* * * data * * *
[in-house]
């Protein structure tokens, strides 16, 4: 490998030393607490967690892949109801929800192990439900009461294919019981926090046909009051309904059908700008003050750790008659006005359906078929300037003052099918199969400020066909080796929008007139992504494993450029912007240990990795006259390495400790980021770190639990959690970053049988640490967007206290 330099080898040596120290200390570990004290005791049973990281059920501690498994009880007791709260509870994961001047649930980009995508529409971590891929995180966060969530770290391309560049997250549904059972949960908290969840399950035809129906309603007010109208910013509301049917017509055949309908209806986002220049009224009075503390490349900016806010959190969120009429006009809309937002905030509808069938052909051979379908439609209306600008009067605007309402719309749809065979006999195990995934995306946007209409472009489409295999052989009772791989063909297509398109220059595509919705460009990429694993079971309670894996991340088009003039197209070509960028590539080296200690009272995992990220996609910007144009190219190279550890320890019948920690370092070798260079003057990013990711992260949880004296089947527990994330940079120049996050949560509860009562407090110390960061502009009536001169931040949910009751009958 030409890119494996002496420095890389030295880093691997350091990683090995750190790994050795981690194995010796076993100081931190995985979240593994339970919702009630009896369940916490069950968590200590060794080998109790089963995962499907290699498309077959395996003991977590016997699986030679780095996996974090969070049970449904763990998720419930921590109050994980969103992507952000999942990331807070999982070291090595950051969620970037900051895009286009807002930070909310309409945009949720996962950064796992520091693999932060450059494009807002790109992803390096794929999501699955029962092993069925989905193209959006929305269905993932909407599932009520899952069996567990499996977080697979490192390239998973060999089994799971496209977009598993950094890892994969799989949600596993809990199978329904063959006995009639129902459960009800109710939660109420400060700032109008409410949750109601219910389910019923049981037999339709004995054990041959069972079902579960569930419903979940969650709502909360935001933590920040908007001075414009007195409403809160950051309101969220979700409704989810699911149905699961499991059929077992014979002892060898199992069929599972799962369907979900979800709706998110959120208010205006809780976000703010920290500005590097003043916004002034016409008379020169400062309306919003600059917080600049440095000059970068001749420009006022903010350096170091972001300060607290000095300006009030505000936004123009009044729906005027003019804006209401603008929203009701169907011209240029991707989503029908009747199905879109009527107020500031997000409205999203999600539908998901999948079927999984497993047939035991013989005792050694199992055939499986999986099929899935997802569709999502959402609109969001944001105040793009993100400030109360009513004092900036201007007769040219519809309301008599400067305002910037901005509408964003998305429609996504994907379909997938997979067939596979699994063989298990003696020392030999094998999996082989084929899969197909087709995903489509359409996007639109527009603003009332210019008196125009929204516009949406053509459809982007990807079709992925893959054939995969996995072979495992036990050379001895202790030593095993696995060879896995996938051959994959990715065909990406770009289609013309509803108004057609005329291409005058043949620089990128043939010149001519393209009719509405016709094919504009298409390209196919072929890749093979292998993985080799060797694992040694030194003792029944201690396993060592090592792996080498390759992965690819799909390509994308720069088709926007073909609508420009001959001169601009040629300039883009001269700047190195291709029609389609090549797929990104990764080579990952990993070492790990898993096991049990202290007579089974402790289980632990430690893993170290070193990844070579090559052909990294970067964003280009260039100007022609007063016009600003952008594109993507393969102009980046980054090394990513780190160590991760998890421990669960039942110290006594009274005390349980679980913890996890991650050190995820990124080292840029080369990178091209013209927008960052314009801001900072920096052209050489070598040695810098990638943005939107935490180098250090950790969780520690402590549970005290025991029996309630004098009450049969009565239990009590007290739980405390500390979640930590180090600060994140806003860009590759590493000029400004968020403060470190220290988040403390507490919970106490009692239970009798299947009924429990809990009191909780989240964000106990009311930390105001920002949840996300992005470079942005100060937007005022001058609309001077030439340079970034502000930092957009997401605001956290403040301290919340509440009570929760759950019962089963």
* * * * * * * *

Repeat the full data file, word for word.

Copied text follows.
[in-house]
């Protein structure tokens, strides 16, 4: 490998030393607490967690892949109801929800192990439900009461294919019981926090046909009051309904059908700008003050750790008659006005359906078929300037003052099918199969400020066909080796929008007139992504494993450029912007240990990795006259390495400790980021770190639990959690970053049988640490967007206290 330099080898040596120290200390570990004290005791049973990281059920501690498994009880007791709260509870994961001047649930980009995508529409971590891929995180966060969530770290391309560049997250549904059972949960908290969840399950035809129906309603007010109208910013509301049917017509055949309908209806986002220049009224009075503390490349900016806010959190969120009429006009809309937002905030509808069938052909051979379908439609209306600008009067605007309402719309749809065979006999195990995934995306946007209409472009489409295999052989009772791989063909297509398109220059595509919705460009990429694993079971309670894996991340088009003039197209070509960028590539080296200690009272995992990220996609910007144009190219190279550890320890019948920690370092070798260079003057990013990711992260949880004296089947527990994330940079120049996050949560509860009562407090110390960061502009009536001169931040949910009751009958 030409890119494996002496420095890389030295880093691997350091990683090995750190790994050795981690194995010796076993100081931190995985979240593994339970919702009630009896369940916490069950968590200590060794080998109790089963995962499907290699498309077959395996003991977590016997699986030679780095996996974090969070049970449904763990998720419930921590109050994980969103992507952000999942990331807070999982070291090595950051969620970037900051895009286009807002930070909310309409945009949720996962950064796992520091693999932060450059494009807002790109992803390096794929999501699955029962092993069925989905193209959006929305269905993932909407599932009520899952069996567990499996977080697979490192390239998973060999089994799971496209977009598993950094890892994969799989949600596993809990199978329904063959006995009639129902459960009800109710939660109420400060700032109008409410949750109601219910389910019923049981037999339709004995054990041959069972079902579960569930419903979940969650709502909360935001933590920040908007001075414009007195409403809160950051309101969220979700409704989810699911149905699961499991059929077992014979002892060898199992069929599972799962369907979900979800709706998110959120208010205006809780976000703010920290500005590097003043916004002034016409008379020169400062309306919003600059917080600049440095000059970068001749420009006022903010350096170091972001300060607290000095300006009030505000936004123009009044729906005027003019804006209401603008929203009701169907011209240029991707989503029908009747199905879109009527107020500031997000409205999203999600539908998901999948079927999984497993047939035991013989005792050694199992055939499986999986099929899935997802569709999502959402609109969001944001105040793009993100400030109360009513004092900036201007007769040219519809309301008599400067305002910037901005509408964003998305429609996504994907379909997938997979067939596979699994063989298990003696020392030999094998999996082989084929899969197909087709995903489509359409996007639109527009603003009332210019008196125009929204516009949406053509459809982007990807079709992925893959054939995969996995072979495992036990050379001895202790030593095993696995060879896995996938051959994959990715065909990406770009289609013309509803108004057609005329291409005058043949620089990128043939010149001519393209009719509405016709094919504009298409390209196919072929890749093979292998993985080799060797694992040694030194003792029944201690396993060592090592792996080498390759992965690819799909390509994308720069088709926007073909609508420009001959001169601009040629300039883009001269700047190195291709029609389609090549797929990104990764080579990952990993070492790990898993096991049990202290007579089974402790289980632990430690893993170290070193990844070579090559052909990294970067964003280009260039100007022609007063016009600003952008594109993507393969102009980046980054090394990513780190160590991760998890421990669960039942110290006594009274005390349980679980913890996890991650050190995820990124080292840029080369990178091209013209927008960052314009801001900072920096052209050489070598040695810098990638943005939107935490180098250090950790969780520690402590549970005290025991029996309630004098009450049969009565239990009590007290739980405390500390979640930590180090600060994140806003860009590759590493000029400004968020403060470190220290988040403390507490919970106490009692239970009798299947009924429990809990009191909780989240964000106990009311930390105001920002949840996300992005470079942005100060937007005022001058609309001077030439340079970034502000930092957009997401605001956290403040301290919340509440009570929760759950019962089963």